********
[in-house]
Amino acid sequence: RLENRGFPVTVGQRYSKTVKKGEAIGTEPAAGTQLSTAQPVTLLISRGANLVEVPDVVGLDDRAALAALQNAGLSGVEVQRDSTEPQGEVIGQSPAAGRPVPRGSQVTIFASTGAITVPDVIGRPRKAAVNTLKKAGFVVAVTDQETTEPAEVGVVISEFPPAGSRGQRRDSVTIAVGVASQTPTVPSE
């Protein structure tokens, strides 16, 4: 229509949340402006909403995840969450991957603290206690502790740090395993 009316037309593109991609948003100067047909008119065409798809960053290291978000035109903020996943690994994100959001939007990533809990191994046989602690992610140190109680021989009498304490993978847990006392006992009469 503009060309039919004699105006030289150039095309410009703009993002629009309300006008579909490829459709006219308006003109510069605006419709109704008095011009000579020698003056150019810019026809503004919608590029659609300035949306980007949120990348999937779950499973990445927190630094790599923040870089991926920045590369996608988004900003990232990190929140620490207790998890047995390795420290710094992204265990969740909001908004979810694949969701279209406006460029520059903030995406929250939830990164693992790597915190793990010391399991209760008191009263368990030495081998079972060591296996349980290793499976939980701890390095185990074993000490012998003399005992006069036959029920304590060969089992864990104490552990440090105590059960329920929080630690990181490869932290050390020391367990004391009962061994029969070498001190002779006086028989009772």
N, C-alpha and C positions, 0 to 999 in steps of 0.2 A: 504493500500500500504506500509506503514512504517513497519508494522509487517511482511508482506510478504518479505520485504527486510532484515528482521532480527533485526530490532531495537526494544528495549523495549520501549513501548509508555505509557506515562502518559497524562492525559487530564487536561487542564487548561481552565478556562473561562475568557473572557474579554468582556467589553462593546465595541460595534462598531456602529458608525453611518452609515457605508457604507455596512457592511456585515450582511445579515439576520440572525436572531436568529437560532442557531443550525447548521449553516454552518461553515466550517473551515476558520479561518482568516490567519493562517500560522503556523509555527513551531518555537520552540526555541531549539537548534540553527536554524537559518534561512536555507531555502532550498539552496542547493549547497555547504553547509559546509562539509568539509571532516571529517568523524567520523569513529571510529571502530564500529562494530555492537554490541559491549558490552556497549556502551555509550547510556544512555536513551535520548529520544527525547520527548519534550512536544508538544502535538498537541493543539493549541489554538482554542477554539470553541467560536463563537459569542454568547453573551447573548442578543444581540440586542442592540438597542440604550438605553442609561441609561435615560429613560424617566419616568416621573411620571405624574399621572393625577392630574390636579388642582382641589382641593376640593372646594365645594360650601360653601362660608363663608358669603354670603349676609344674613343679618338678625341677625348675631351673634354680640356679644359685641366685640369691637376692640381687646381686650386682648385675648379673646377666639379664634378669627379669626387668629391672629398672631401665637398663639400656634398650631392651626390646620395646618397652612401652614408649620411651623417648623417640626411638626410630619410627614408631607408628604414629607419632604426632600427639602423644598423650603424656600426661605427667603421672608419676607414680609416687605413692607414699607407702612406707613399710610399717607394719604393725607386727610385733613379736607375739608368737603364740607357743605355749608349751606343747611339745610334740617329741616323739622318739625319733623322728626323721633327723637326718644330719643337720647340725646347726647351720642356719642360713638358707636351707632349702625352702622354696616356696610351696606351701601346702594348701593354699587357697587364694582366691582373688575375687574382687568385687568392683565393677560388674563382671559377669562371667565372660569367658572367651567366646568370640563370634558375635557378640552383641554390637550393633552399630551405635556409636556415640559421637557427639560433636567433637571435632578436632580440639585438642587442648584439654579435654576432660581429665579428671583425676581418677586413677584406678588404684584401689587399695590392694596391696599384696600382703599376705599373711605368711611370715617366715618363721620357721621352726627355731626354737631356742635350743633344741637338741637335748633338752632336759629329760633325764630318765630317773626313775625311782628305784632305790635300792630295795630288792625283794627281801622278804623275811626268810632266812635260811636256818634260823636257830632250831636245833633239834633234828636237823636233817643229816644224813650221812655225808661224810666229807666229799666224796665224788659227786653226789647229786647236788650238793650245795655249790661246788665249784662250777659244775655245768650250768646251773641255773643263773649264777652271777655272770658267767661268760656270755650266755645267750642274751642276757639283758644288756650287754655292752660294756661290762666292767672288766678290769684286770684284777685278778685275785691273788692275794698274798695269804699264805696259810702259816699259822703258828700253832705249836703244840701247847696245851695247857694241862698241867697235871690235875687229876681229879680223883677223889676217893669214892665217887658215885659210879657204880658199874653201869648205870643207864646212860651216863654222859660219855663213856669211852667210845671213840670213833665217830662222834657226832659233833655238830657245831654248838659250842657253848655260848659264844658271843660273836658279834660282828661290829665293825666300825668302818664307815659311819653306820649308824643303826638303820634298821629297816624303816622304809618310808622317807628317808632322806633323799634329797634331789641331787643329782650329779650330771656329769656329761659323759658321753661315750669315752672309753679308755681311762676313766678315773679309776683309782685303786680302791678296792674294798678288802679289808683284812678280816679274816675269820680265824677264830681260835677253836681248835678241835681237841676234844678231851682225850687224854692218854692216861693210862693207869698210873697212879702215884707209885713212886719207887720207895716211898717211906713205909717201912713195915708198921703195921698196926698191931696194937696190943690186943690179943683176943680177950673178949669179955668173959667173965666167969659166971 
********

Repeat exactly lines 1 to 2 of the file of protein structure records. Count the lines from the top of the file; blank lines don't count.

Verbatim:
[in-house]
Amino acid sequence: RLENRGFPVTVGQRYSKTVKKGEAIGTEPAAGTQLSTAQPVTLLISRGANLVEVPDVVGLDDRAALAALQNAGLSGVEVQRDSTEPQGEVIGQSPAAGRPVPRGSQVTIFASTGAITVPDVIGRPRKAAVNTLKKAGFVVAVTDQETTEPAEVGVVISEFPPAGSRGQRRDSVTIAVGVASQTPTVPSE